Less humorous, Pres and Sis Bell spoke in the Saturday evening session and then were excused for a family matter.  The family matter was to try to get to their son’s solo dance performance being held at a competition an hour away across the Mississippi in Illinois.  Their son is an excellent dancer and trains and competes at a high level.  Happily, their son took second place.  Sadly, Pres Bell missed the performance again.  He hasn’t seen his son dance at a competition since they got here.  The sacrifices they have made to leave home and lead this mission are very real, and costly by anyone’s reckoning.  Only the Lord could compensate.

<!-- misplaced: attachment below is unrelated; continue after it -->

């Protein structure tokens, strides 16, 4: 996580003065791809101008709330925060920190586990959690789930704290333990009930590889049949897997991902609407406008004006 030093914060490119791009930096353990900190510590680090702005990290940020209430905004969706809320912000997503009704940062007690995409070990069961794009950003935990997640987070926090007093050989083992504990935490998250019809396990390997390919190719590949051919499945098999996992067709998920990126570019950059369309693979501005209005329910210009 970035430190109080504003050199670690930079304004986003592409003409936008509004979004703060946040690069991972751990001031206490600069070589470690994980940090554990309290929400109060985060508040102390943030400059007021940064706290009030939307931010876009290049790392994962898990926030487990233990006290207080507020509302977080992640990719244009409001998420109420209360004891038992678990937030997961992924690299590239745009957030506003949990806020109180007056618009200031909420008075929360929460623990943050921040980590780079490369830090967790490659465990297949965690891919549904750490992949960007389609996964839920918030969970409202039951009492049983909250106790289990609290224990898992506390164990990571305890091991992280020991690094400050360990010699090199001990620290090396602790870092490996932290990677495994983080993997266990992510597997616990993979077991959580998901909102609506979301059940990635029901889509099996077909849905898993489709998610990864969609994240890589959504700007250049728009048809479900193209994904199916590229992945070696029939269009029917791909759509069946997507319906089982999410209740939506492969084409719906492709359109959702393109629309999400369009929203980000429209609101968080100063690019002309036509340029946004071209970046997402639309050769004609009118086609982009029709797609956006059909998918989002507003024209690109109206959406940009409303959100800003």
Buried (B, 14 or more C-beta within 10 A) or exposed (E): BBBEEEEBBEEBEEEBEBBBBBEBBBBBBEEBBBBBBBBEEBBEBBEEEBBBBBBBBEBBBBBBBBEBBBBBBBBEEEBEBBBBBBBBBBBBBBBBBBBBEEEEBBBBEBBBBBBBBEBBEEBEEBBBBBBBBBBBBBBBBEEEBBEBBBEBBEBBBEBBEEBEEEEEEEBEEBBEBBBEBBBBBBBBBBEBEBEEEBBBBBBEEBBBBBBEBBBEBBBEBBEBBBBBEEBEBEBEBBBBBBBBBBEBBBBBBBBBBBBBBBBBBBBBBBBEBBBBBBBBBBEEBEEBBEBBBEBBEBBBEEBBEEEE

This is another transfers week.  It is still amazing to me how the Church has so carefully orchestrated arrivals and departures into the mission field and how missionary movements within the mission revolve around that.  There must be some former Swiss watch makers in the Missionary Department.  On Monday, we said goodbye to some beloved sister missionaries, gathering them up at the Frontenac sister’s apartment and helping drive them to the airport.  Which meant, of course, that on Tuesday, March 10th, a new group arrived, and on Wednesday, we had new missionary orientation, where Pres and Sis Bell imbue the missionaries with their spirit, the APs train the trainers, and the office staff introduces themselves and how they are here to support the work.  You won’t be surprised to know that Sis Hatfield decorated with a fun and cheerful St Patrick’s Day theme.  We served a lunch of fresh green salad and grilled chicken.  RaDene is doing an admirable job of finding healthy things to serve the missionaries.  By 12:30 pm the missionaries from around the mission have descended on the church parking lot, and we do our best to pass out mail, collect and redistribute car and apartment keys, deliver teaching materials, and send them off.  For me and Elders Hamblin and Shurmann, we had to hustle away.  We had to get to Effingham and Pittsfield, both in Illinois, to set up what we call tri’s—a three person companionship, with an extra desk, and importantly, a bed, before it was time for bed.  That might not sound like a feat, but when Effingham is two hours north east of St Louis, and Pittsfield is 2 ½ hours north west of Effingham, and you don’t start until 2 in the afternoon, it is a bit of a trick.  Effingham is a small farming community in the plains of southern Illinois.  It is home to the largest cross in the US, known as the “Cross at the Crossroads,” standing near the intersection of some important roads and railroads.  It stands 200 feet tall and is made of gleaming steel.  It is unmistakable.  Unhappily, it was made famous by a Life Magazine cover story of the terrible fire that burned St Anthony’s Hospital to the ground, killing 74 people.  Donations to rebuild came from all 48 states and several foreign countries.  It also was the impetus for implementing improved fire codes around the nation.